• Visa issuance fee – Additionally, if the visa is issued, there may be an additional visa issuance reciprocity fee. Please consult the Visa Reciprocity Tables to find out if you must pay a visa issuance reciprocity fee and what the fee amount is.

 

Period of Stay

At the port of entry, a Customs and Border Protection (CBP) Officer will determine if you can be admitted to the United States. The Officer will review and stamp Form I-94, Arrival/Departure Record, which will contain your authorized period of stay. Admission as an I nonimmigrant is generally authorized for the duration of status (i.e., D/S on Form I-94), and no application for extension of stay is required to be filed as long as the media representative continues working for the same employer in the same information medium. If Form I-94 indicates a specific end date for your authorized period of stay, and you wish to stay beyond that specified end date, you must file a Form I-539, Application to Extend/Change Nonimmigrant Status, in accordance with the form filing instructions, and submit any required evidence and applicable fees.

 

Family of I Visa Holders

Any accompanying or following-to-join spouse and children under the age of 21 may be eligible to apply for an I nonimmigrant visa. If your spouse and/or children apply for visas at a later date, they must submit a copy of your I nonimmigrant visa with their application. Your spouse and children are not eligible to work with an I nonimmigrant visa, but can study in the United States without applying for an F-1 nonimmigrant student visa. If your spouse and children only intend to visit for vacation and do not intend to reside with you in the United States, they may travel to the United States with a B-2 nonimmigrant visa, or travel without a nonimmigrant visa if they qualify under the U.S. Visa Waiver Program (VWP). For additional information about the VWP, see the Department of State’s website.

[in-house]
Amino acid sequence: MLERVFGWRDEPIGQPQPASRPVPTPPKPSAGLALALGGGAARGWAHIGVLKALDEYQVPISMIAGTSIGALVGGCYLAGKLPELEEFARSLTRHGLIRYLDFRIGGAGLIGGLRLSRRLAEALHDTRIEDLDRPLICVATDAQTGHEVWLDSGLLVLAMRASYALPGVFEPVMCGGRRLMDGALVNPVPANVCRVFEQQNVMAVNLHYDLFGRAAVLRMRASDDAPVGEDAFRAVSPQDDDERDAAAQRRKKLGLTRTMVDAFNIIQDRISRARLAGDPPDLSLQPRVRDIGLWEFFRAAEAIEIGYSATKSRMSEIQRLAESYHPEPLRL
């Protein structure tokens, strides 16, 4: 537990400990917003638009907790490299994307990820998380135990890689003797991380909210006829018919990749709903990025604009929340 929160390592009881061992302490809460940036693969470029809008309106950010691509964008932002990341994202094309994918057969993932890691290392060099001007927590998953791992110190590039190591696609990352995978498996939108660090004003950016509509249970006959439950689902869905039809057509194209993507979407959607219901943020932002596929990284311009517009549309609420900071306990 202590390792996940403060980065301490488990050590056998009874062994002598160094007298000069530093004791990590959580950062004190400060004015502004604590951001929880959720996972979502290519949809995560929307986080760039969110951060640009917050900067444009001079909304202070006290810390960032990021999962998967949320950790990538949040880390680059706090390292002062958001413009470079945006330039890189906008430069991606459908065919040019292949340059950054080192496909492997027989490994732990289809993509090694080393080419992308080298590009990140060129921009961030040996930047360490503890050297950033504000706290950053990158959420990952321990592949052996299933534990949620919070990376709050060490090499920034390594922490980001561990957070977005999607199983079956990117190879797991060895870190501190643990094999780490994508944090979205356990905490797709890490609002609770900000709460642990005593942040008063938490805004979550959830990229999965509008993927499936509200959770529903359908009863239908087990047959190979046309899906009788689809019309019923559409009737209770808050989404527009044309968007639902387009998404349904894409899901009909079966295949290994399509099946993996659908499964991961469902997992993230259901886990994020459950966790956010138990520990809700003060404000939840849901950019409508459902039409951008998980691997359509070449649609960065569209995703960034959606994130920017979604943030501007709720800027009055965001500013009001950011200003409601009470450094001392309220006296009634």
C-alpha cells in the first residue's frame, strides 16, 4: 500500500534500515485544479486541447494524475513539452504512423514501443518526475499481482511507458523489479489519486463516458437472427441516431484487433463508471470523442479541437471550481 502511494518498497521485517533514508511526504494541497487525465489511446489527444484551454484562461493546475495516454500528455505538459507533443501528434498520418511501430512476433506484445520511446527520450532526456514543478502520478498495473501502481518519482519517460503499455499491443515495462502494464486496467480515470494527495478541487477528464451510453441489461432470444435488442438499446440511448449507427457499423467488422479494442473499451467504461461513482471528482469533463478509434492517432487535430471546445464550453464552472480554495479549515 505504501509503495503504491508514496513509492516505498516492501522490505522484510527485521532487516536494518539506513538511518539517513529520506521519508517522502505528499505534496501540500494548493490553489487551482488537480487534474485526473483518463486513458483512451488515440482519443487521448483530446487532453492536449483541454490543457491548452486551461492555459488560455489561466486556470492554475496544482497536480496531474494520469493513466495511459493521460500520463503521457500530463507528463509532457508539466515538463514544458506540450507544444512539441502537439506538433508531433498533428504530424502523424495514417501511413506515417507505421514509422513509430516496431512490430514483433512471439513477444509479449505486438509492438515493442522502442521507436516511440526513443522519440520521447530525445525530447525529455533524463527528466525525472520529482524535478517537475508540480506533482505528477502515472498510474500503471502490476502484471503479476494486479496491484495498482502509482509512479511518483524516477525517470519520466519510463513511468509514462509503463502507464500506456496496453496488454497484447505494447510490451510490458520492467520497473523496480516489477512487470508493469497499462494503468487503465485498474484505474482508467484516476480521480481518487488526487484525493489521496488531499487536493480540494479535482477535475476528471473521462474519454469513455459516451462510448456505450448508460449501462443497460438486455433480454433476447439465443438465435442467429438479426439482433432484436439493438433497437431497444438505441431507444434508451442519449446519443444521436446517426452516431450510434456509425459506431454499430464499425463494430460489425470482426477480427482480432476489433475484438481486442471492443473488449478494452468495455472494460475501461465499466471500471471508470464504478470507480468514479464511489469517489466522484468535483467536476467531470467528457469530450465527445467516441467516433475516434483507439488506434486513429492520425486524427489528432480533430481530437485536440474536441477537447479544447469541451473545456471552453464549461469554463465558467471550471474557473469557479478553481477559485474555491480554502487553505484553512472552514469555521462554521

When Can a Visitor Visa Be Used?

• Attend Conference or Meeting: Media representatives who are going to the U.S. to attend conferences or meetings as a participant and will not report about the meeting, either while in the U.S. or upon their return, can travel on a visitor visa. The distinction in immigration law is whether they will be “engaging in their vocation.”

• Guest speaking, lecturing, engaging in academic activity: When traveling for the purpose of guest speaking, lecturing, or engaging in other usual academic activity, for which they will receive an honorarium from an institution of higher education, a related or affiliated nonprofit entity, a nonprofit research organization, or a Governmental research organization, media representatives will need to travel on a visitor visa to the U.S. However, the speaking activity must last no longer than nine days at a single institution and the speaker cannot have received payment from more than five institutions or organizations for such activities in the last six months.

• Purchase media equipment: A visitor visa can be used by employees to purchase U.S. media equipment or broadcast rights or take orders for foreign media equipment or broadcast rights, since they are considered ordinary business visitors.

• Vacation: A foreign media journalist, who does not have a media visa, can take vacation to the U.S. on a visitor visa, and would not need a media visa, as long a he/she would not be reporting on something newsworthy.

 

Activities That Require a Temporary Worker Visa, Not Media Visa